Researching Telecommunications

Format for Printing

Format for printing

Request Reprints


By George Runkle (TMF Runkle)
May 8, 2000

This past week, I spoke to Nortel Networks (NYSE: NT) and in our discussions I was pointed toward some other people to talk to. So, before I tackle this subject any further, I'll make some more phone calls and try to boil everything down to a comprehensible form that will fit in this column. One of the difficulties in writing about telecommunications equipment companies is covering the broad scope of what they do, while getting a grasp of the technology itself is a challenge.

Therefore, investing in these companies isn't something that takes only 15 minutes a month. There are several areas to be mastered and understood. First, you need to understand the industry's terminology. Then there are the basic ideas behind the different technologies, such as the difference between ATM and IP. Finally, we need an understanding of where the industry is headed.

I spoke a little last week about an excellent industry book that I read; today I'll go offer a few others. Also, after last week's column, some Fools recommended some other books that you may wish to consider.

First, there is The Essential Guide to Telecommunications by Annabel Z. Dodd. This book is written for those who have little or no technical background. It's an easy-to-read overview of much of the technology available now and great if you have no patience for technical terminology.

For those of you that are more technically proficient, there is Fundamentals of Telecommunications by Roger L. Freeman. This book supposedly assumes "no mathematical or technical know-how on the part of the reader." Well, I disagree with that, as it gets into trigonometry, binary numbers, and logarithms, which would probably intimidate a lot of people. However, if you have a technical background, you may really enjoy this book -- I did. I liked the depth with which it covered different subjects, which was something I wanted as an engineer. It wasn't so deep that I felt I was going in over my head, which was important to me, since I am not in the telecom business.

The writer starts with the basics of how a phone works, and takes you through analog and digital transmission. He covers many different areas, such as optical networks, microwave transmission, and ATM in a fairly comprehensive manner. The book is $105 on Amazon.com, but if it helps you to find and understand investments in the industry, it may be worth the price.

My favorite book is the one I linked to last week, Understanding Telecommunications and Lightwave Systems by John G. Nellist. This book doesn't require a heavy math and physical sciences background, although it would help if you aren't totally intimidated by numbers. If I had to choose one of the above three, this is the one. The author works forward from the basics of telephones to optical networks. It's not heavy in technical detail, but he does explain the technology well enough to bring you to a basic understanding. This book is especially strong in explaining fiber optics, without blinding you with the physics of light.

Two others that have been recommended by Fools who have been kind enough to write to me are (I've ordered them both, I'll review them here after I read them):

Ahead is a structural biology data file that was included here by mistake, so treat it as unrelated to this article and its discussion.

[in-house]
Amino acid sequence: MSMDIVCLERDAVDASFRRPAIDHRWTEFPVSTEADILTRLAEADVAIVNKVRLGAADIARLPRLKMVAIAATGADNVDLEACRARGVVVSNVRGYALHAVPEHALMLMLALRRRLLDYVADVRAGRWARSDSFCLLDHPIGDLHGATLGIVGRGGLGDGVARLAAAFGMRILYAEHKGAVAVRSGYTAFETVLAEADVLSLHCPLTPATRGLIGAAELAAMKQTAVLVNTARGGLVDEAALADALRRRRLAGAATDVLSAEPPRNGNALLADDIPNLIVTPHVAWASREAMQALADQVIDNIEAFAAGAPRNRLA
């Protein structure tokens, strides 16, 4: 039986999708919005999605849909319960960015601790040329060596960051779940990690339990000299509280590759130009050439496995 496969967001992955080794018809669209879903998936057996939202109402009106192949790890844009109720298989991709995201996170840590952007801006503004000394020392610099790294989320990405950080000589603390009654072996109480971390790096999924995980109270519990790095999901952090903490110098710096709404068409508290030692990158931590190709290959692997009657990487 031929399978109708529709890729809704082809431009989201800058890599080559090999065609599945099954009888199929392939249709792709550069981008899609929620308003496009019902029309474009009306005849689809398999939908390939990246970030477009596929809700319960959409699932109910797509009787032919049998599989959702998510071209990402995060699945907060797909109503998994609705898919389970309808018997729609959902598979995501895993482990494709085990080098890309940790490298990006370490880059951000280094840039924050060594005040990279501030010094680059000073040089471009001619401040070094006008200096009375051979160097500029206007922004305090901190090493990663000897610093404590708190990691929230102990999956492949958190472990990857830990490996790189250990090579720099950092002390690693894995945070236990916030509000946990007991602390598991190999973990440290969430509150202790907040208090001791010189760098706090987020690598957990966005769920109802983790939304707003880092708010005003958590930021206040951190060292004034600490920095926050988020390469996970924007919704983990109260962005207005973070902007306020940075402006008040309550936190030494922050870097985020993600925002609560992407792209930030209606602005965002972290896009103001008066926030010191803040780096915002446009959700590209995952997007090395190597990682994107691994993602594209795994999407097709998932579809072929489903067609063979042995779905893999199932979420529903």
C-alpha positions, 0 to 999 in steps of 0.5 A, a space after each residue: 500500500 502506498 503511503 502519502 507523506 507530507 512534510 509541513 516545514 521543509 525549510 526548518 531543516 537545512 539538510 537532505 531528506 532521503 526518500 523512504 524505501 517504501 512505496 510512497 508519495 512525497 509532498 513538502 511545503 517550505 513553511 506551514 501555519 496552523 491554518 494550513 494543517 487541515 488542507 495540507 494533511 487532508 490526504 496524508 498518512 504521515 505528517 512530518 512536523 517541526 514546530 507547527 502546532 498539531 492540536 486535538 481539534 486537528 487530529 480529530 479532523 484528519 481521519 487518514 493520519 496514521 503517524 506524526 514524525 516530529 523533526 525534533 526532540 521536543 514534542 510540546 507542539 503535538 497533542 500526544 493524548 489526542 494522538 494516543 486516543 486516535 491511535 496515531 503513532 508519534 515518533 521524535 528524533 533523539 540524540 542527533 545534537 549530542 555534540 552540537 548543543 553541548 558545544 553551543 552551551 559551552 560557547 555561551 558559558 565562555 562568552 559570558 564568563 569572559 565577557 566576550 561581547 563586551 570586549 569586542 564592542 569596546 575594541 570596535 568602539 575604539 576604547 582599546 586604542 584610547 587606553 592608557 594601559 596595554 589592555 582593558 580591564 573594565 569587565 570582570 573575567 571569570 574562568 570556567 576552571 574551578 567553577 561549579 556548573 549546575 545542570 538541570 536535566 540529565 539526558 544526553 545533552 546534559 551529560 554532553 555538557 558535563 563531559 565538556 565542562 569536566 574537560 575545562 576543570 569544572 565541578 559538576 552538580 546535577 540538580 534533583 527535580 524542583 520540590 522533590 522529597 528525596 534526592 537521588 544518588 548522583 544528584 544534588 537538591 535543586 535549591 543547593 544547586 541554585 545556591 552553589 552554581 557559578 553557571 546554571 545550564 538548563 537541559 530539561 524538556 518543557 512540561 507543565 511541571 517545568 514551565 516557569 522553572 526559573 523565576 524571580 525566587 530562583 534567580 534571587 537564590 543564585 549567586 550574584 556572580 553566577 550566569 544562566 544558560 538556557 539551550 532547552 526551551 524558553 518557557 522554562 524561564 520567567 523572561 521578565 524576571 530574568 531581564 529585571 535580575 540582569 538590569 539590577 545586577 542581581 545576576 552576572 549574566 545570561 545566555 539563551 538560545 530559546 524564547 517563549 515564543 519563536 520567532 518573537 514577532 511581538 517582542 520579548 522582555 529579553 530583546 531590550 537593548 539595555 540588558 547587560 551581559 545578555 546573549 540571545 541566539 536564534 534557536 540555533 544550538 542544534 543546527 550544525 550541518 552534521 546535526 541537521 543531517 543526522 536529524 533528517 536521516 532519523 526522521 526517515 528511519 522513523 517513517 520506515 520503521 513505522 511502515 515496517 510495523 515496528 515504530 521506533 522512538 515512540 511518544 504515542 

• Voice Over IP Fundamentals by Davidson, Peters, Gracely, and Peters. This was highly recommended by a Fool with IEEE (Institute of Electrical and Electronics Engineers), and it is the #2 most popular book ordered by people at Cisco Systems (Nasdaq: CSCO) from Amazon.

  • Second is Newton's Telecom Dictionary by Harry Newton and Ray Horak. A number of people who work in the telecomm industry have recommended this book to me. It also carries high marks from reviewers on Amazon, so I'm checking this one out, too.

Over the next few weeks I will be in Korea, so we'll go a bit off the trail from the Pathfinder companies during that time. I'll be still on the Fool, so please feel free to write me with your ideas and comments, or post them on the Drip discussion boards linked below. In the meantime, stay Foolish.

Drip Portfolio

5/8/2000 Closing Numbers
Ticker Company Day Chg % Chg Price
CPBCAMPBELL SOUP1/83.96%$29.50
INTCINTEL CORP-5 3/4-4.66%$117.63
JNJJOHNSON & JOHNSON3/44.46%$87.75

  Day Week Month Year
To Date
Drip -.81% -.81% -1.85% 15.17% 49.63% 15.59%
S&P 500 -.59% -.59% -1.95% -3.07% 51.70% 16.16%
S&P 500(DA) -.59% -.59% -1.95% -3.07% 54.33% 16.88%
S&P 500(DCA) n/a n/a n/a n/a 24.45% 8.18%
NASDAQ -3.86% -3.86% -4.95% -9.83% 133.78% 35.70%

Trade Date # Shares Ticker Cost/Share Price LT % Val Chg

Trade Date # Shares Ticker Cost Value LT $ Val Ch
  Cash: $0.01  
  Total: $5,279.21  

• S&P 500 (DA) = dividend adjusted. Dividends have been added to the total return of the index.

Drip Port launched with $500 on July 28, 1997, adds $100 to invest every month, and the goal is to own $150,000 in stock by August of the year 2017. Due to the slow nature of dollar-cost-averaging and our relatively significant starting costs, we do not expect to seriously challenge the S&P 500 for the first three to five years as we build an investment base. The long-term advantages of dollar-cost-averaging still overcome the short-term disadvantages, however. Final note: our investment in Campbell Soup is frozen due to fees instituted in its investment plan. Click here for a history of all Drip Port transactions.